C C o o n n f f e e d d e e r r a a t t e e m m e e m m o o r r i i a a l l T he Sons of Confederate V eterans will observe Confederate Memorial Day and conduct a memorial service on Saturday, April 26, at the Kings Ferry Cemetery at 10 a.m. The cemeter y is locat ed one-thir d mile south of the b oat ramp on Middle Road. T he public is invited to a ttend. V V F F W W The VFW POST 4351 will host a cheesesteak dinner April 25 at 5:30 p.m. for an $8 donation. Dinner will includec heesesteak sandwich and f r ench fries. Karaoke to fol l ow with Big Doug. All members and guests are invited. For more information call 432-8791. C C a a r r w w a a s s h h Girl Scout Troop 880 is having a car wash on April 26f r om 9 a.m. to 1 p.m. at M ur r ay s Grill, Y ulee. Y Y a a r r d d s s a a l l e e Boy Scout T roop 817 will hold a huge yar d sale April 26 fr om 8 a.m.-2 p.m. in the park ing lot of Amelia Coastal Realty, 608 S. Eighth St., F ernandina Beach. All proc eeds will be used to buy c amping equipment and to pay for Scout camp this summer. K K i i d d s s a a r r t t The Island Art Association, 18 N. Second St., Fernandina Beach, will offer free art classes for children: April 26 Middle School Art, ages 10-13, 1-2:15 p.m., led by Anne Howden April 26 Childrens Art, ages 6-9, 10-11 a.m. and 11:15 a.m.12:15 p.m., led by Anne Howden Register at the galler y 18 N. Second St., 261-7020. Classes ar e fr ee and all materials are furnished. Classes held at the Education Center, adjacent to the gallery. A A m m e e r r i i c c a a n n L L e e g g i i o o n n American Legion, Post 54 at 626 S. Thir d St. will host a meatloaf dinner April 26 from 5-7 p.m. featuring meatloaf, mashed potatoes with gravy, green beans and roll, for a d onation of $8. Music to foll ow by Albert on Keyboard. F or information call 261-7900. A merican Legion Post 54 will be hosting a bingo fundraiser and silent auction on April 27 from 2-5 p.m. in the smoke-free meeting room at 626 S. Thir d St. All pr o ceeds will benefit the Salvat ion Army Hope House. B ingo packets ar e $20, d aubers ar e $1, lots of door prizes and fr ee hors doeu vres and soft drinks. A A u u t t i i s s m m A A w w a a r r e e n n e e s s s s M M o o n n t t h h P roject Chance, a F er nandina Beach non-pr ofit o r g anization, raises, trains and pr ovides service and therapy dogs to aid children diagnosed with autism and other developmental disabilities. These dogs help these children achieve their maxi-m um potential and independe nce in executing therapeu t ic, social and physical tasks at a higher rate of success throughout their lives. They will be at Amelia Island Yacht Basin on Satur day, April 26 from 1-3 p.m. with some of their dogs a nd kids, as well as infor ma t ion on autism. Visit www.proj or aiybteam@ S S o o u u t t h h s s i i d d e e o o r r i i e e n n t t a a t t i i o o n n Its the Southside Elementar y annual orienta tion for parents and students enrolling in kindergarten for the 2014-15 school year The orientation meeting is April 28 beginning at 8:30 a.m. in the cafeteria. Classroom visitations will follow. Your child must be five on or before Sept. 1, 2014, to enr oll in kindergarten. Documents to bring for enrollment include: Original or cer tified copy of the childs birth certificate; up-to-date immunization record; physical examination record; Social Security card; and proof of address, utility bill or other mail. Registration begins April 28 for the new school year; par ents, please r egister as soon as possible. Call 4917941 for information. O O s s t t o o m m y y S S u u p p p p o o r r t t G G r r o o u u p p The Amelia Island Ostomy Suppor t Gr oup will meet at 6:30 p.m. April 28 in the b oardroom at Baptist Medical C enter Nassau. This months s peaker will be Chris M ontplaisir fr o m Hollister Products, who will be showing a film on living with an ostomy and discussing some of his companys products. All those with ostomies, their families, inter ested prof essionals and those wanting m or e infor mation about osto m y sur g er y and after car e ar e welcome. Parking is fr ee, and the facility is handicapped accessible. For information contact ameliaostomygroup@ or call 310-9054. V V i i e e t t n n a a m m v v e e t t e e r r a a n n s s T he V ietnam V eterans of A merica Chapter 1088, Nassau County monthly membership meeting will be held Monday, April 28 at 7 p.m. at The ARK, 85051 Hamilton St., Y ulee. For infor mation call (904 G G u u n n c c o o u u r r s s e e s s G ar y W Belson Associates Inc. will hold a concealed weapon license course at 6:30 p.m. May 1, 6 and 14. A basic with defensive tactics course will be held at 7:45 a.m. May 3, 4 and 1 7. For details and additional c lasses and information, cont act Belson at 491-8358, (904 476-2037 or gbelson@bell Visit www. F F S S C C J J r r e e g g i i s s t t r r a a t t i i o o n n Registration is open for summer ter m classes at FSCJ. The 12-week summer session begins May 19 and ends Aug. 8. Ther e ar e also six-week A and C session classes and eight-week B session classes. Classes that meet general education requirements for the Associates Degr ee will be offered. Contact Enrollment Services at 548-4432. The Betty P Cook Nassau Center is located at 76346 William Burgess Blvd., Yulee. B B r r i i d d g g e e c c l l a a s s s s e e s s Peggy Higginbotham, an American Contract Bridge League certified director and teacher, will teach beginner bridge classes on T uesdays from 2-4 p.m. at the Osprey Village Fitness Center starting May 13 for eight weeks. Higginbotham is a Gold Life Master with almost 3,000 master points. The cost is $150 for the eight lessons, which includes the course book Bidding in t he 21st Century. Students w ill come away with a broad k nowledge of bridge and be a ble to continue with str o ng basics, whether they play socially or competitively in Duplicate Bridge. Make checks payable to Peggy Higginbotham and send c/o Br enda Price, 49 Little Dunes C ircle, Amelia Island, FL 3 2034. For infor mation con t act Price at 310-6106 or Jessica Styers at 206-1984. R R i i d d e e i i n n t t o o H H i i s s t t o o r r y y The 15th annual Riding Into Histor y takes place May 16-17 at World Golf Village a nd includes a Concours D Elegance, historic ride, g rand marshal s dinner and charity ride. Grand Marshal is Dave Despain and featuring American Iron. For details call (904 visit RidingIntoHistor y .org. B B a a t t t t l l e e o o f f M M i i d d w w a a y y e e v v e e n n t t The Navy League of Mayport will host a celebration dinner and banquet to honor the 72nd anniversary of the Battle of Midway June 7 at the Renaissance World G olf V illage Resor t in St. A ugustine. Keynote speaker w ill be Adm. Jonothan Gr e ener t, chief of naval oper ations. Local Medal of Honor awardees and POWs will also attend. The battle, from June 4-7, 1942, was the major naval tur ning point of W orld W ar II. Before the battle, the Japanese Navy knew only victor y After the loss of four air craft carriers to U.S. forces, they suffered only defeat. Cocktails begin at 5 p.m. Tickets for civilians are $65. Call Rosanne Jameson at 4915140 or go to www .may V V o o l l u u n n t t e e e e r r s s n n e e e e d d e e d d The Day Drop-in Center is looking for volunteers for Tuesdays and Wednesdays (9 a.m.-1 p.m.). Computer experience, though not required, is helpful. The center ser ves people experiencing homelessness and those at high risk of becoming homeless. Services include showers, laundry facilities, a mailing address, assistance with acquiring needed documents and referrals to local service pr oviders. The center is locat ed at the Fernandina Church of Christ at the cor ner of 14th and Jasmine str eets. For information or to volunteer, contact Ellen Miller at 5562810. W W o o m m e e n n s s g g r r o o u u p p Becoming the best you can be is the goal and the theme of a new W omen s Empower ment Group launched by Star ting Point Behavioral Healthcare in Yulee. The group meets on the main campus every Tuesday from 2-3 p.m. at 463142 SR 200 in Y ulee. Y ou do not need to r egis ter to attend. For infor mation call Starting Point Behavioral Healthcare at 225-8280. 2A F RIDAY A PRIL 25, 2014 NEWS News-Leader CYAN MAGENTA YELLOW BLACK Esther Helen Kendrick Crumbley departed to meet her Savior at her appointed time e arly morning April 22, 2014. Esther was born October 3, 1 928 in Okeechobee, Florida to James Arthur and Corrine B urney Kendrick. Esther and her twin Estelle were born prematurely in the terrible 1928 hurricane that devastated the Everglades r egion, surviving by Gods g race. Esther was raised on a f arm in Racepond, Georgia and educated in Folkston, graduating valedictorian of her class at Charlton C ounty High School. She went on to attend Berry C ollege as well as well as Georgia Southern College, e ventually earning her BS and Masters in mathematics education. Esther taught in the Camden County school system and was probably best known f or her years at Camden County High School. Esther had a very g enerous nature, particularly with challenged students. She believed every child was capable of learning. Esther was also honored to s erve as a St. Marys councilwoman from 1979 to 1986 and a s mayor pro tem, 1981 to 1986. She belonged to numerous professional and civic organizations, but Esthers most treasured membership was in the family of Christian believers. Esther raised her family at W estside Baptist Church, St. M arys and in her later years, f ound comfort atboth Racepond Church of God, Pastor Lyn Graham, and Golden Isles Baptist Church, Pastor Sammy Chancey Esther s gr eatest accomplishment was her mar r iage (October 24, 1949J ackson Crumbley, which lasted until his passing in 1996. Now theyre together again. Esther leaves behind her adori ng children: Pamela Esther Conner (Tom), Chandler Anthon y Crumbley and William Jackson Crumbley (Kimi h as 7 grandchildren: Kimberly and Kelly Conner, Jordan (MistiCasie Crumbley and Shannon (John L.) Thompson, Jennie (Jason) R aby and Jamie (Daniel Iammarino. Esther also leaves 8 g reat-grandchildren: Ace Crumbley, Emma and Addison C rumbley, Chandler and Skylar Thompson, Jordan Bell and Jackson Raby and Isabella Iammarino. Esther also ahs numerous nieces and nephews w hom she loved dearly and special lifelong friends from her c ollege days, Ouida and Molly. Esthers family wishes to t hank everyone for their prayers and assistance. We especially thank Sterling EMT, the staff, nurses and doctors at Southeast Georgia Health S ystem (Brunswick Campus) emergency Room, SICU and 4 th floor who tenderly cared for our mother. Esthers celebration of life will be Saturday, April 26 at 11 a.m. at Racepond Church of G od, with Pastor Lyn Graham officiating. Her visitation will be F riday, April 25 at Shepards Funeral Home, Folkston, Georgia from 6 p.m. to 9 p.m. Esthers pallbearers will be Chandler Crumbley, William Cr umbley, Jordan Crumbley, Justin Crumbley, Jason Rabya nd Daniel Iammarino. H onorary pallbearers are the s weet ladies who were always so gracious and kind toward our Granny at Golden Isles Baptist Church. Burial will follow at Racepond Community Cemeter y behind Sandhill Baptist Chur c h. Shepard Funeral Home Folkston, Ga. OBITUARIES Food drive to Stamp Out Hunger 5 5 1 1 1 1 A A s s h h S S t t r r e e e e t t , F F e e r r n n a a n n d d i i n n a a B B e e a a c c h h , F F L L 3 3 2 2 0 0 3 3 4 4 (904) 261-3696 Fax 261-3698 W W e e b b s s i i t t e e f f o o r r e e m m a a i i l l a a d d d d r r e e s s s s e e s s : : f f b b n n e e w w s s l l e e a a d d e e r r . c c o o m m Office hours are 8:30 a.m. to 5:00 p.m. Monday through Friday The News-Leader is published every Wednesday and Friday by The Fernandina Beach News-Leader 51 1 Ash Street, P .O. Box 16766, Fernandina Beach, FL 32034. Periodicals postage paid at Fernandina Beach, Fla. (USPS 189-9001. Reproductions of the contents of this publication in whole or in part without written permission from the publisher are prohibited. POSTMASTER: Send address changes to: News-Leader, P.O. Box 16766, Fernandina Beach, FL32035. The NewsLeader may only be sold by persons or businesses authorized by the publisher or circulation director. NOTICE TO ADVERTISERS: The News-Leader assumes no financial responsibility for typographical errors in advertising. When notified promptly the part of the advertisement in which the typographical error appears will be reprinted. All adver tising is subject to the approval of the publisher The News-Leader reserves the right to correctly classify edit or delete any objectionable wording or reject the advertisement in its entirety at any time prior to scheduled publication if it is determined that the advertisement or any part thereof is contrary to the general standard of advertising acceptance. SUBSCRIPTION RA TES Mail in Nassau County . . . . . . . . . .$39.99 Mail out of Nassau County . . . . . . . . .$69.99 NEWS DEADLINES Community News: Monday, 5 p.m. Letters to the editor: Monday, 12 p.m. ChurchNotes: Monday 5 p.m. People and Places: Thursday, 3 p.m. ADVERTISING DEADLINES WEDNESDAYNEWS-LEADERFRIDAYNEWS-LEADER Classified Ads: Monday, 5:00 p.m.*Wednesday, 5:00 p.m. Classified Display: Friday, 3 p.m.Tuesday, 5 p.m. Legal Notices: Friday noon N/A Retail Advertising: Friday, 3 p.m.Tuesday, 3 p.m. Monday holidays the Classified deadline wil be Friday at 5 p.m. LOOKING BACK 5 0 YEARS 25 YEARS 10 YEARS The Fernandina Beach Jaycees endorsed the extension of the city sewer system and pur chase of the water facility. April 23, 1964 Florida Gov. Bob Martinez said a $4 billion atom smasher would go to Nassau County if the state won the bid for the project. April 23, 1987 Local law enfor cement and fir e of ficials said their emergency communications system was in a state of emer gency April 21, 2004 The National Association of Letter Carriers will conduct its 22nd annual food drive to comb at hunger on Saturday, May 10. Campbells Soup Company, Publix, AARP, Valassis, United Way, Valpak, AFL-CIO and Uncle Bobs Self Storage will join forces with the National Association of Letter Carriers and Barnabas to help Stamp Out Hunger in Nassau County. N ow in its 22nd year, the annual food drive has grown from a regional to a national effort that provides assistance to the millions of Americans struggling to put food on the table. The Stamp Out Hunger food drive, held on the second Saturday in May, has become the nations largest single-day food drive benefiting Feeding America, the nations largest d omestic hunger-relief organization. In 2013, Nassau County residents donated over 16,000 pounds of food to Barnabas for distribution to those in need. Its easy to participate in the Stamp Out Hunger food drive in Fernandina Beach and throughout Nassau County. R esidents are encouraged to look for the special Stamp Out Hunger grocery bag in their mailbox or leave a sturdy bag containing non-perishable foods, such as canned soup, canned vegetables, canned tuna fish, peanut butter, pasta, rice or cereal next to their mailbox prior to the time of regular mail delivery on May 10. Letter carriers will collect food donat ions as they deliver the mail. In addition, Barnabas is asking for volunteers to help with the unloading, sorting, boxing and lifting of the donated food. If you can help, call 261-7000, ext. 108, or email mpitcher@ to sign up for May 10 from 2-6:30 p.m. T he need for food assistance continues to exist throughout Nassau County. Over 13 percent, or almost 10,000 residents, are rarely sure how theyll get enough to eat in the next few days. Over 3,000 of them are children. Each year, Barnabas and its partners combine to distribute over 300,000 pounds of food to these neighbors in need. W ithout such help, these families often go hungry. Barnabas is committed to the success of the Stamp Out Hunger food drive and we encourage everyone to participate, said Wanda Lanier, Barnabass Executive Director. Its unfortunate that so many o f our neighbors in Nassau County, especially our children, continue to go hungry in a country as bountiful as ours. We believe that, with the help and generosity of those who are able, we can provide much needed support for our community members in need. Esther K. Crumbley M r. Charles Harvey Smith, age 89, of Fernandina Beach, passed away on Sunday April 20, 2014 at Baptist Medical Center Nassau. Born in Akron, OH, he graduated from Penn State with aB achelors Degree in Mechani cal Engineering. Mr Smith h ad worked in the Plastics Industr y for many years, supervising the construction and startup of plants in the U nited States and abroad. A t an early age he had i nstilled in him an old-fashioned work ethic of never being idle. H e was always working on a project. He had ser v ed in the United States Navy and had been r ec ognized as being a Master Mason for over 65 years and a member of the Grand Lodge ofO hio F & AM. M r Smith leaves behind, his w ife, Thelma H. Smith, Fernandina Beach, FL, a sister, Norma Jean Moseley Barber t on, OH, two br others, Donald Smith, Sausalito, CA and David Smith, Barberton, OH. Funeral services will be held in Jacksonville NationalC emetery. P lease share his Life Legacy a t www oxleyhear O xle y-H eard Funeral Directors C harles Harvey Smith Shrimpfess fun zone moves The Fernandina Beach branch library is undergoing renovation and expansion, making the Fourth Street parking lot unavailable to house the K ids Fun Zone for the Isle of Eight Flags Shrimp Festival, set for May 2-4. The Shrimp Festival Committee has relocated this y ears Kids Fun Zone to the c or ner of North Second and A lachua streets, two blocks closer to the festivals waterfront area. Sponsored by Money Pages the Kids Fun Zone includes face painting, a craft tent, giant slide, Lazer Maze, Spider Mountain, Power Jump, Jurassic Adventure, Bopping Heads Dance Video and more. Staged entertainment i ncludes Rick Hubbards Kazoobie Show, Juggle Stuff with Ben Mathews and Learn to be a Pirate with members of the Fernandina Pirates Club. T here will also be performa nces by Pak s Karate Academ y and Beans School of Dance. The Comfort Station and Mothers Tent will be located just beyond the stage, in the cour tyard of the Island Art Association located at 18 N. Second St. There will be minor first aid available, baby changing stations, shade, water and chairs for nursing mothers or o thers who need to rest during the three-day event. The Island Art Association is organized exclusively for philanthropic and educational p urposes and to develop and s ustain an inter est, appreciat ion and enjoyment of the arts in Nassau County. The Student Art Display, a tent where students from all county schools proudly display their ar twork, will remain in its original location near the library on North Fourth Street. Art patrons provide ribbons and monetary awards for the winning student artists. T he Isle of Eight Flags Shrimp Festival is a free, threeday event held May 2-4 in downtown Fernandina Beach. The festivities kick off with the p re-festival Pirate Parade at 6 p .m. on Thursday May 1. T he Kids Fun Zone will be open from 6-9 p.m. on Friday, May 2; 9 a.m.-6 p.m. on Saturday, May 3; and 10 a.m.-5 p.m. Sunday, May 4. Visit www. WEEKLY UPDATE The city of Fernandina Beach is sponsoring a Hazardous Waste Cleanup & Recycle Event on April 26 at the city utility yar d, 1017 S. Fifth St., from 8 a.m. to 2 p.m. Residents can also dispose of hazardous household waste at the Home Depot parking lot in Yulee from 9 a.m. to 2 p.m. that day, where the Florida Department of Environmental Protection and Keep Nassau Beautiful will be on-site col lecting items. Residents can bring the fol lowing items to the city utility yard for disposal or recycling: glass or plastic bottles; propane tanks; steel or aluminum cans; paper; cardboard; 4 tires per household; electronics; appliances; automotive fluids; oil fil ters; scrap metal; paint and paint thinners; cor rosives; hazardous chemicals; pesticides; fertilizers; fluorescent bulbs; automotive or household batteries; household cleaners; and over the counter medications. Hazar dous household waste can also be disposed of at the Home Depot parking lot, including fluorescent bulbs; gasoline; pesticides; pool chemicals; fertilizers; corrosives; household cleaners; medications; flares; used oil and filters; diesel; electronics; paint thinners; pr opane tanks; and paint. A paper shredding service will be available at the utility yard, and free pine mulch also will be available courtesy of Rayonier, while supplies last. For mor e infor mation, call Todd Duncan with Keep Nassau Beautiful at 261-0165 or the city Maintenance Department at 310-3315, or visit www Haz ardous waste cleanup Saturday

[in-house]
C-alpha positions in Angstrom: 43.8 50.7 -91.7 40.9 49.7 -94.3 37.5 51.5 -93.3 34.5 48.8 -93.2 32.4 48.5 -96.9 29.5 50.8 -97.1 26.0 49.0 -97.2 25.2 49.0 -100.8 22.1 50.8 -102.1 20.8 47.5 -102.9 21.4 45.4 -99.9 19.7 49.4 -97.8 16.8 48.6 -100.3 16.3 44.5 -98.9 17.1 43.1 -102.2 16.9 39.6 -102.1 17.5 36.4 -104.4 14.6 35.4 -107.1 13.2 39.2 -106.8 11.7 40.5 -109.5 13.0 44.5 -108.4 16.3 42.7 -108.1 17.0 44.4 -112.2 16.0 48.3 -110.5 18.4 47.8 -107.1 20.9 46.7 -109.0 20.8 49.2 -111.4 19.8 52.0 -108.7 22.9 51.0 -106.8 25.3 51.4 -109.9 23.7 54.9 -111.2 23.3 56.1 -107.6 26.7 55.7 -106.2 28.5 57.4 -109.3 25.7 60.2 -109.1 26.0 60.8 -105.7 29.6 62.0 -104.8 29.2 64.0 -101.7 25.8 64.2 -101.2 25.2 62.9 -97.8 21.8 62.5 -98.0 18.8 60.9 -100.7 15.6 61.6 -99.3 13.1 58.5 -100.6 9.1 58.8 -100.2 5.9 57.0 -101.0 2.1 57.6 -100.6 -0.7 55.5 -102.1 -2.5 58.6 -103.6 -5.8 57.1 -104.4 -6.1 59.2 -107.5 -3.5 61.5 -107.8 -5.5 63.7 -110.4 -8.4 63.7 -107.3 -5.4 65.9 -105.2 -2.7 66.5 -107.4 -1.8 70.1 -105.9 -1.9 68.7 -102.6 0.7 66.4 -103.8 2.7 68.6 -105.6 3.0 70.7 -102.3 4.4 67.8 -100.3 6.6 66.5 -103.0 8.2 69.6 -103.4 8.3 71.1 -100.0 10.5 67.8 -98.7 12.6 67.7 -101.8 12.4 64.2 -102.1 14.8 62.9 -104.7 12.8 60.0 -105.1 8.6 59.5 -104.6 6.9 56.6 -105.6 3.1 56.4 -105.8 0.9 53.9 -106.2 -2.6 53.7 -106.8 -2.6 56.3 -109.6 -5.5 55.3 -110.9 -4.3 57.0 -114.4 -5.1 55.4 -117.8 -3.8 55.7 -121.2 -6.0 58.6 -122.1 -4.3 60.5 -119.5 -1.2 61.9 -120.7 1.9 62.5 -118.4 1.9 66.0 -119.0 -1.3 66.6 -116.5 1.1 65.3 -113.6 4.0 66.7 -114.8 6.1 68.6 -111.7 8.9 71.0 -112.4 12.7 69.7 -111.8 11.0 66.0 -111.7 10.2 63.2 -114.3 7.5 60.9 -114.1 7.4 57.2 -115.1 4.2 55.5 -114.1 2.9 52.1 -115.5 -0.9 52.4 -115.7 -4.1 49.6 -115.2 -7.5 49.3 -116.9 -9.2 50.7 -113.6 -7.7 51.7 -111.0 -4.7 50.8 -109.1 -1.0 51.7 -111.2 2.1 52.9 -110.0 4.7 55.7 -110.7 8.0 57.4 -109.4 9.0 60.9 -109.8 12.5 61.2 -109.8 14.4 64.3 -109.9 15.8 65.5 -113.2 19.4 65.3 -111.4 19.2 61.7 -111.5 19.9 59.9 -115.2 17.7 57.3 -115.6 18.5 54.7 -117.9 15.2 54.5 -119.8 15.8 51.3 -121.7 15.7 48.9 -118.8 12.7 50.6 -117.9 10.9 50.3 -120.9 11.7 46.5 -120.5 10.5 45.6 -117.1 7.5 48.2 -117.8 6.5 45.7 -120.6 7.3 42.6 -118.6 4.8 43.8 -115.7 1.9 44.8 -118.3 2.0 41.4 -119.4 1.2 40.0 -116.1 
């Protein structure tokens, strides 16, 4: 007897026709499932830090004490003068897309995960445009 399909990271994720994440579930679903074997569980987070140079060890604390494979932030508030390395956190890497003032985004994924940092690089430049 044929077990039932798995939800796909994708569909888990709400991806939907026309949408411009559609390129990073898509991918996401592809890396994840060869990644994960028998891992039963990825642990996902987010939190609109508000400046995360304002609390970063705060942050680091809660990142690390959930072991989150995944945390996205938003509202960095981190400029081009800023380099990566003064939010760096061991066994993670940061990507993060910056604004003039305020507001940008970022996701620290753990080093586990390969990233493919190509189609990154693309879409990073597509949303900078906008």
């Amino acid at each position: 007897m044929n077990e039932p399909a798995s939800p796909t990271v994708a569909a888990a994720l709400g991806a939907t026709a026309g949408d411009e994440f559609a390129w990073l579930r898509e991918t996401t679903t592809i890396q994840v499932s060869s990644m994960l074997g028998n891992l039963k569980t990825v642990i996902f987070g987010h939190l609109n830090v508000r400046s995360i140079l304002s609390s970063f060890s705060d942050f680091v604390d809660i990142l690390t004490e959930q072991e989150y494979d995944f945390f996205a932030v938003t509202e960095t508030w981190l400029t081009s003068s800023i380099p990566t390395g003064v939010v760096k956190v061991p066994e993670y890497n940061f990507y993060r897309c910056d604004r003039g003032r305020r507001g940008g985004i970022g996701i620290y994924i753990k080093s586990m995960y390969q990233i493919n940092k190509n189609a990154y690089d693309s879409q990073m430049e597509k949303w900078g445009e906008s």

CYAN MAGENTA YELLOW BLACK 3A F RIDAY A PRIL 25, 2014 NEWS News-Leader P P i i r r a a t t e e P P l l a a y y g g r r o o u u n n d d p p a a v v e e r r s s Fer nandina Beach Middle School art students made nine pavers for use in the 8 Flags Playscape Pirate Playground (photo page 1t students designed sea-themedc ompositions for the 18by 18-inch concrete pavers. In addition, each art student designed sea l ife shapes to cut out of clay that they then glazed and fired into ceramic for an additional indiv idual artistic touch for the pavers created as a collaborative community project. S tudents and adult volunteers involved in the creation of the nine pavers making ceramic s hapes, designing and building pavers, mixing concr e te and cleaning up the inevitable mess include Reggine Alexander, Stephen Benge, Jalynn Bottom, Savannah Brauda, Emily Colson, Morgan Collins, Allison Cornelius, Makayla Dubose, Taylor Dunn, Holly Ericksen, Amara Ethridge, Kya Evans, Jer emiah Giedrys, Hannah Grinde, Addie Guenther, Ricky Hammett, Ace Jerico, Shelby Johnson, Tyler Jones, Sarah Kelly, Montana Kromann, Lexi Kropff, Alicia Lovell, Nina Maguire, Rebecca McLellan, Laura Page, Ally Platt, Cheyanne Ricks, Takira S tevens, Ashley Thomas, Emily Vining, Rebecca Vitale, Elly Wortham, Anna Zimmerman, A ndrea Lasserre, Robin Lentz, Sally Snyder, Julie Hargreaves Hall, Pat Hargreaves Wehling a nd Jim Hargreaves. ground entrance where the f irst feature is a deck in a shape to reference FortC linch. Theres a big flagpole in t he center and three different musical instruments. Theres also a talk tube where the kids here can talk to the kids in the pirate ship, said Morgan, pointing to a large installation of vertical pilings s haped like a ship. Theres a wheel and a bell a nd a flag, so its really cool. A unique feature in the playground is building facades named after three local special needs children who now have a playground they can enjoy. Theyre designed to look like downtown Fernandina B each buildings. United and Strong built these. The owner, Chris, his son has autism and hes really into tools and things so this will be Christophers Tool Barn. Another one will be Sarahs M usic Shop after Sarah Harding, and the third one is n amed for a little girl with cerebral palsy, whose nickname is Lucky Fin. Morgan pointed out the specially designed equipment from Landscape Structures that allows children in wheelc hairs to fully participate in the playground experience. They can roll up in their wheelchair and grab onto this webbing and pull themselves up or they can go to the chinup bar and pull themselves up o n that. These elements let the kids really feel as though t heyre part of the action. And theres also the wavy bridge, which is a fun experience for kids in a wheelchair There are accessible s wings with straps as well as well as able-bodied s wings. The paving in the threeq uarter acre park is padded surfacing, which is important, notes Morgan, and the entire playground is fenced in, which is also extremely important, especially for parents of autistic children whoh ave a tendency to wander off. Theres really a lot of d etail put into this ... a lot of thought behind this. A Community Build Day w ill be held on May 26, for those who want to come help install some benches, plant flowers and native plants and spread mulch in the outer areas. ell have a real festive a tmosphere here that day with food and fun, said M organ, who is looking forward to installing swinging benches where parents can sit and relax and watch their kids play. I n addition to Morgan, playground board members a re Trey Warren, Sharyl Wood and Katie Graves. A rchitects are Hardeman, Kempton and Associates. Park maintenance may be supported by mailing checks to 8 Flags Playscapes, Inc., P.O. Box 15158, Fernandina Beach, FL 32035. C heck out their video on YouTube or visit the website a t PLAY Continued from 1A SIAN PERRY/NEWS-LEADER M embers of St. Peters Episcopal Church Women present a check for $1,000 on a rainy Tuesday to Aaron Morgan for the new Pirate Playground just west of the Atlantic Avenue Recreation Center in Fernandina Beach. The playground will be fully accessible for children of all ages and abilities, with a dedication set for May 9 and the grand opening May 10. Morgan, who began lobbying for an all-inclusive playground six years ago, said St. Peters has been a major benefactor of the project, along with many businesses and individuals that have donated time and materials. Thanks to a matching g rant from the Community Foundation for Northeast Florida, which is giving $2 for every $1 raised, the money donated by the Episcopal Church Women will amount to $ 3,000. Attending the check presentation, from left, are Gail Crim, Dolly Buck, Joyce Frink, Miriam Davis, Betty Dickson, Wills Shores, Ilona Preliou, Ellen Flenniken, Morgan, Margaret Zvoch, Father Stephen Mazingo, rector of St. Peters, and Susan Singleton. Learn more at Kids or parents in wheelchairs can g o from one side of the playground to the o ther. Its 100 percent accessible A ARON MORGAN P IRATE PLAYGROUND BLACKROCK ROAD CLOSURE NOTICEDue to a Nassau County Project, Blackrock Road will be closed for Bridge Reconstruction @Gravel Creek/Lanceford Creek Starting May 5th, 2014 for approximately 30 days Access to Blackrock Road north of the creek will be via Chester Road north to Heron Isles Parkway. Access to A1Afrom north of the creek on Blackrock Road will be via Heron Isles Parkway to Chester Road south to A1A. Contact Information: Petticoat-Schmitt Civil Contractors, Inc. Robbie Griner (904 2014-15 SCHOOL YEARfeaturing a nurturing environment which fosters life-long learners 2's Class 7 children, 2 teachers 8a-11a 3's Class 11 children, 2 teachers 8a-11a VPK / 4's Class 20 children, 3 teachers 8a-11a Before School care available 7a-8a Extended Day care available 11a-5:30p After-Care for Kindergarten, First, Second & Third Graders 2p-5:30pSummer CampAges 3-1/2 thru 7 Weekly sessions June 2 July 25 8:30a-12:30p $104/week 8:30a-3:30p $129/weekLET SGO IT STIME FOR FUN!Now Registering!Miss Kate sPre K1303 Jasmine St., Ste. 105, Fernandina Beach 321-0049 misskatesprek@yahoo.comMiss KatesPre K admits students of any race, color,national and ethnic origin to all the rights, privileges, programs and activities genera lly accorded or made available to students at the school. It does not discriminate on the basis of race, color, national or ethnic origin in a dministration of its educational policies, admissions policies, scholarship and loan programs and other school-administered programs. N L / P S A The following street and parking lot closur es will be effective the week preceding t he Isle of Eight Flags Shrimp F estival in Fer nandina Beach i n order to set up for the festival. City water f r o nt parking lots A and B will be closed fr om midnight Wednesday, April 30 until midnight Sunday May 4. City waterfront parking lots C and D, and the parking lot at the southeast corner ofN orth Second and Alachua streets will be closed to unauthorized vehicles fr o m midnight Thursday May 1 until midnight Sunday, May 4. Beginning at 5 p.m., Friday May 2, ther e will be no parking on the streets and public parking lots of the downtownC entr e Street business district (bor der ed by Ash and Alachua str e ets fr om Eighth Street to the waterfront). At 4 p.m. Friday May 2, police officers will be placed at C entre and South Eighth s tr eets. Traffic will only be a llowed to leave the area eastbound at this location. W e stbound traf f ic will be diver t ed. All unauthorized traffic/parking should be in the pr ocess of leaving the down town area between 4 and 5 p.m. At 5 p.m. officers will be patrolling the area and all vehi-c les will be towed to clear the streets for booths to begin setting up at 6 p.m. This ar e a will r emain closed to parking until midnight Sunday, May 4, in or der to finish clean-up and str eet sweeping. Signs will be posted thr oughout the downtown area a nd unauthorized vehicles will be towed. The Police and Fir e /Rescue Command Center is located at 204 Ash St., one block south of Centre Street, in downtownF ernandina Beach. This will be t he place to go for lost and f ound items, lost parents and first aid. The Command Center hours of operation ar e : Friday 511 p.m., Satur day 9 a.m.-6 p.m. and Sunday 9 a.m.-5 p.m. For all other police ser vices contact the Fernandina Beach Police Department at (904 7342, ext. 1 or dial 911 if youh ave an emergency. The Police and Fire/Rescue Command Center is also the place to go if your vehicle has been towed. If you were parked on city pr oper ty the local police will be able to tell you how to find your car as there are official tow tr ucks. If you were p arked on private pr operty, the pr oper ty owner is fr ee to call any tow company they choose. Shrimp Festival road closures